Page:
Montana Ag Network: Goats on base battle invasive weeds

Posted at 10:09 AM, Jul 02, 2018
and last updated 2018-07-02 12:09:39-04

GREAT FALLS – While the 341st Missile Wing is dedicated to continuing their nuclear deterrence, fellow comrades on base face a fight of their own this summer.

Malmstrom Air Force Base welcomed around 500 goats for the second year in a row. The animals are tasked with an important mission over the next six weeks – chowing down on invasive weed species on more than 1,500 acres of undeveloped land on base.

"Many of these plants have no forage value for animals beyond goats or for wildlife so you don’t see deer or elk grazing these plant species," Lora Soderquist, grazing project manager, said. "They can become quite invasive and take over acres and acres if they are not managed on some level."

The three-year project, in cooperation with U.S. Fish and Wildlife Service, officially started last summer. Soderquist said the group of goats already adjusted to their temporary home.

"Even helicopter sounds, they’re pretty used to by now so they adapt pretty rapidly," she said.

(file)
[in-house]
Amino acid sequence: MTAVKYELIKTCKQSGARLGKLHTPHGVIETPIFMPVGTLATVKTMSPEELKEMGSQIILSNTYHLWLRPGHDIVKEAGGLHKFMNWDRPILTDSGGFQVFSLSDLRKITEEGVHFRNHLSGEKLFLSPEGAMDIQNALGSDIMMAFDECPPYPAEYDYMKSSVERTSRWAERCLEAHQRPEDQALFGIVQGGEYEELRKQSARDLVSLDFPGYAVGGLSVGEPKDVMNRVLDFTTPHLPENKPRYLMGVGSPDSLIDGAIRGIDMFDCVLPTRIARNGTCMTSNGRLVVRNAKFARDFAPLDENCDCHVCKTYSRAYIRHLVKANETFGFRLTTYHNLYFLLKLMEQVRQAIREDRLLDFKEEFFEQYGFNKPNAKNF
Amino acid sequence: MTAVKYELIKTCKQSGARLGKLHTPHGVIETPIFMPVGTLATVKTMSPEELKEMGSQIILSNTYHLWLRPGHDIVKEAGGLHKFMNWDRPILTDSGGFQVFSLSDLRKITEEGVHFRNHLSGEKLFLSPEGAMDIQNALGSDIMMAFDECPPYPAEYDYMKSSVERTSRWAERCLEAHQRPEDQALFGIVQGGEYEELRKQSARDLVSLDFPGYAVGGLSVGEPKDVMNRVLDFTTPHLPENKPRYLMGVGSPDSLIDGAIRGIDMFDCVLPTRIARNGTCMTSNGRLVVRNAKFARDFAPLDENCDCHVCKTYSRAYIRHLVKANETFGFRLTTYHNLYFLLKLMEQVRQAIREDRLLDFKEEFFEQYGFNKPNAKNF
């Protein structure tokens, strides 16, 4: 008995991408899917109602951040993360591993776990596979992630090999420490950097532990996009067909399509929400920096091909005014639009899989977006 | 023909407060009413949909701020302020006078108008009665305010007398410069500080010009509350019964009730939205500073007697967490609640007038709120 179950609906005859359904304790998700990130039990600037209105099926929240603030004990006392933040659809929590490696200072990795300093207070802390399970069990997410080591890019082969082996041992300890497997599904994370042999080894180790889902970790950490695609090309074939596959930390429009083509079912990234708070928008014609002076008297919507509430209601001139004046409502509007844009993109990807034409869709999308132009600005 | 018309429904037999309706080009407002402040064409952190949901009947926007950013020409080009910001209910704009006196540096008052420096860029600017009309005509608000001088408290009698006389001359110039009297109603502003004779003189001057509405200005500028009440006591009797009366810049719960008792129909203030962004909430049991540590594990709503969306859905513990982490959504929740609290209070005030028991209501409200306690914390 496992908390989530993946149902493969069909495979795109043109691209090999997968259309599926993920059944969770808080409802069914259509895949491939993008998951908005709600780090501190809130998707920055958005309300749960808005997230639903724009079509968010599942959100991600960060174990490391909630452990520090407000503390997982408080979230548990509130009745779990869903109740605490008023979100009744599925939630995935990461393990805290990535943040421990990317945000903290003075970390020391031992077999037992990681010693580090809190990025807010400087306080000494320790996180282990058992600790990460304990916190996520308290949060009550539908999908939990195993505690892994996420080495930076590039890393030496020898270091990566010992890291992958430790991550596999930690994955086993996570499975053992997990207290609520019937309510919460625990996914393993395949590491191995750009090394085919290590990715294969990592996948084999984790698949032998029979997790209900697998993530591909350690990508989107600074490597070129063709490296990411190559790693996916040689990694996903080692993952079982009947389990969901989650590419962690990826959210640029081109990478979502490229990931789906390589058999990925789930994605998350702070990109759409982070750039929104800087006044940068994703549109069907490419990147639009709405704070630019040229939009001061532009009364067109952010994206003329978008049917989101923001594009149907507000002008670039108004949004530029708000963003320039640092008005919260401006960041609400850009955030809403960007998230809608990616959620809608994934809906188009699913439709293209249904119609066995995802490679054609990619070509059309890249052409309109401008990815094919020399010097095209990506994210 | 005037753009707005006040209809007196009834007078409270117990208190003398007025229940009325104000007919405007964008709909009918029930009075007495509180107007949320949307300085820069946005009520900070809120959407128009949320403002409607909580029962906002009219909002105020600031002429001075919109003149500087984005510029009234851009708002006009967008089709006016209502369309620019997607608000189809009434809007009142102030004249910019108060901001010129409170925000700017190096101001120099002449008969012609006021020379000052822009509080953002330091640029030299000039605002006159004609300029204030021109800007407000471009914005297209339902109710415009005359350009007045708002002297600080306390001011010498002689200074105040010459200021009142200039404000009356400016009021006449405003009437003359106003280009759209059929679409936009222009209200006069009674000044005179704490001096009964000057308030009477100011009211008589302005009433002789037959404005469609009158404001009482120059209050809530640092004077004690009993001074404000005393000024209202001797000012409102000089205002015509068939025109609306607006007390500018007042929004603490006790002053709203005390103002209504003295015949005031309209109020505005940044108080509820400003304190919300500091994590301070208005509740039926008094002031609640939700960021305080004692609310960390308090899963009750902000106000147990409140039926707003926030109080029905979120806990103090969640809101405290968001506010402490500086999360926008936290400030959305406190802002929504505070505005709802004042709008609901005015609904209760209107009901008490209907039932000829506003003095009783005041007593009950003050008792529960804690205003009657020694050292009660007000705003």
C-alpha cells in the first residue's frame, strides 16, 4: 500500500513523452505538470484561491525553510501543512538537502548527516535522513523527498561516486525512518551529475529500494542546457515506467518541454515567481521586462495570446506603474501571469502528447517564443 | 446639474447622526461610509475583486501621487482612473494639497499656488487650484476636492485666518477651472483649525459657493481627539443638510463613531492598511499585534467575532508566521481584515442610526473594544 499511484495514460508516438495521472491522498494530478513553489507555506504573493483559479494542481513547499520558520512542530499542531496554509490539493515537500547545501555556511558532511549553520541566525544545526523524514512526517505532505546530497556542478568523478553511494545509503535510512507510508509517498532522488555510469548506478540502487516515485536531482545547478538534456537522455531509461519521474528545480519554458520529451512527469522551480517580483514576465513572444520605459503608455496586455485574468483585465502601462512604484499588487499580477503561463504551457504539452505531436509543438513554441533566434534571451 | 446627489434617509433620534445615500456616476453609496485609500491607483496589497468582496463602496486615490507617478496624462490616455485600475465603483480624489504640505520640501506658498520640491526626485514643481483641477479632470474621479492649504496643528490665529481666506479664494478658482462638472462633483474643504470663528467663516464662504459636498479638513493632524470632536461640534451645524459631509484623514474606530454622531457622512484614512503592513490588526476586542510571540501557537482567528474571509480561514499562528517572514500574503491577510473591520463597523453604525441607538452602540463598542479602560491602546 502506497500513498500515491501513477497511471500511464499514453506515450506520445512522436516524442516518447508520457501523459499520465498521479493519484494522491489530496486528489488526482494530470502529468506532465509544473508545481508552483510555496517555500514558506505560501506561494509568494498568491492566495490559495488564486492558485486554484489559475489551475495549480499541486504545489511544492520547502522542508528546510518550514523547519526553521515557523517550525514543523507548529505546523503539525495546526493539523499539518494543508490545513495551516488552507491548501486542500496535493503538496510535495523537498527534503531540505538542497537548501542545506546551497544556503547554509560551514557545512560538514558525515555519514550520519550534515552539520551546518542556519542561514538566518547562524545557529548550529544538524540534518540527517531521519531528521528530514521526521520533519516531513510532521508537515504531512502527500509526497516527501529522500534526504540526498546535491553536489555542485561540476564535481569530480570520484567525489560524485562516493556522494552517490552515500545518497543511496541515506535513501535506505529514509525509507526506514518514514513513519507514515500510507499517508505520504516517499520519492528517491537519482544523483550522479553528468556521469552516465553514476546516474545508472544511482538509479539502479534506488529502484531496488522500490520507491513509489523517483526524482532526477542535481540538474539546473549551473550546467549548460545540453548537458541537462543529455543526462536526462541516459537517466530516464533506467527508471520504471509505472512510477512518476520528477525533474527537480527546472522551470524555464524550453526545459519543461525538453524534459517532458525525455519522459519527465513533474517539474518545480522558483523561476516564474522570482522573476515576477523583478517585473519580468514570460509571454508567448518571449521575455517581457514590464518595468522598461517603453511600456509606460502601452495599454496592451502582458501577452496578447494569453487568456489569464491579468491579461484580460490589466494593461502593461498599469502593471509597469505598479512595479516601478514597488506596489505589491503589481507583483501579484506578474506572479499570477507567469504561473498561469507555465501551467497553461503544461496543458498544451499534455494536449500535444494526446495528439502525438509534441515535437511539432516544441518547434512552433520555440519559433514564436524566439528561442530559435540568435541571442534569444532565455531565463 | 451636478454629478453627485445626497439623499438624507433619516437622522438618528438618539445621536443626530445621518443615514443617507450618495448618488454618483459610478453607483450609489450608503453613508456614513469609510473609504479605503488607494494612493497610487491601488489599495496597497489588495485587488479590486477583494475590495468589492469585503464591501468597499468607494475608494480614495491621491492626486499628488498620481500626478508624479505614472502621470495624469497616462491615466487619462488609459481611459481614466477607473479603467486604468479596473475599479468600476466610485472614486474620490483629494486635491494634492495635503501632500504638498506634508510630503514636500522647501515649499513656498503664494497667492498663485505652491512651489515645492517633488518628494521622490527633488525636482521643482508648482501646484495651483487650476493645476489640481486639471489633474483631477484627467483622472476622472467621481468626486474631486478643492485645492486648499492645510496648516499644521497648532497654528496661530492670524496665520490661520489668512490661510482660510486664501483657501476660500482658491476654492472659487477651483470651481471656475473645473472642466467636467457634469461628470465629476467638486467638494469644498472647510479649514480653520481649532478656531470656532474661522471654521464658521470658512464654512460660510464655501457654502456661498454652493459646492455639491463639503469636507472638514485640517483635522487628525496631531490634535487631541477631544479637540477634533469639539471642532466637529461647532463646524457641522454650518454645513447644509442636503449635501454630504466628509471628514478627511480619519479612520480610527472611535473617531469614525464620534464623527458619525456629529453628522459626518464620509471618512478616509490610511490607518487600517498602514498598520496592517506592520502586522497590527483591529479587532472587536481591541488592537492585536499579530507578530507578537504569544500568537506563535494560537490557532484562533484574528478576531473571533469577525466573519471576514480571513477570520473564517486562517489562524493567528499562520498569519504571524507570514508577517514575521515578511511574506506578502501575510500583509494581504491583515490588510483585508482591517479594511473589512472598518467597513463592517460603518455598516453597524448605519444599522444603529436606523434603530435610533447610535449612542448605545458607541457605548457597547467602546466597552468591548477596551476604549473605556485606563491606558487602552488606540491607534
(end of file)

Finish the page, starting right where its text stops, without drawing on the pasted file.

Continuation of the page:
The idea behind the grazing project isn’t just meant for Malmstrom, however. Soderquist said she works with several private and public landowners in the state who have weed problems.

"I work with producers who are looking for somewhere to summer their goats and then I connect them with clients who are looking for weeds to be eaten," she said. 

Soderquist added that it doesn’t matter if the goats are on a military base or on a farm or ranch, they’re the best choice to get rid of weeds without using chemical spray.

"We try to do our pricing so it’s competitive with chemical spraying and a lot of times, I end up coming in at a lower cost than it would be to spray, especially on areas that are more rough landscape to access," she said. "Goats can go up really steep hillsides. They can get into some thicker brush, that type of stuff that’s a little more difficult to manage with spraying."

The goats are moved a few times per day to mimic the natural grazing pressures of densely-packed bison herds.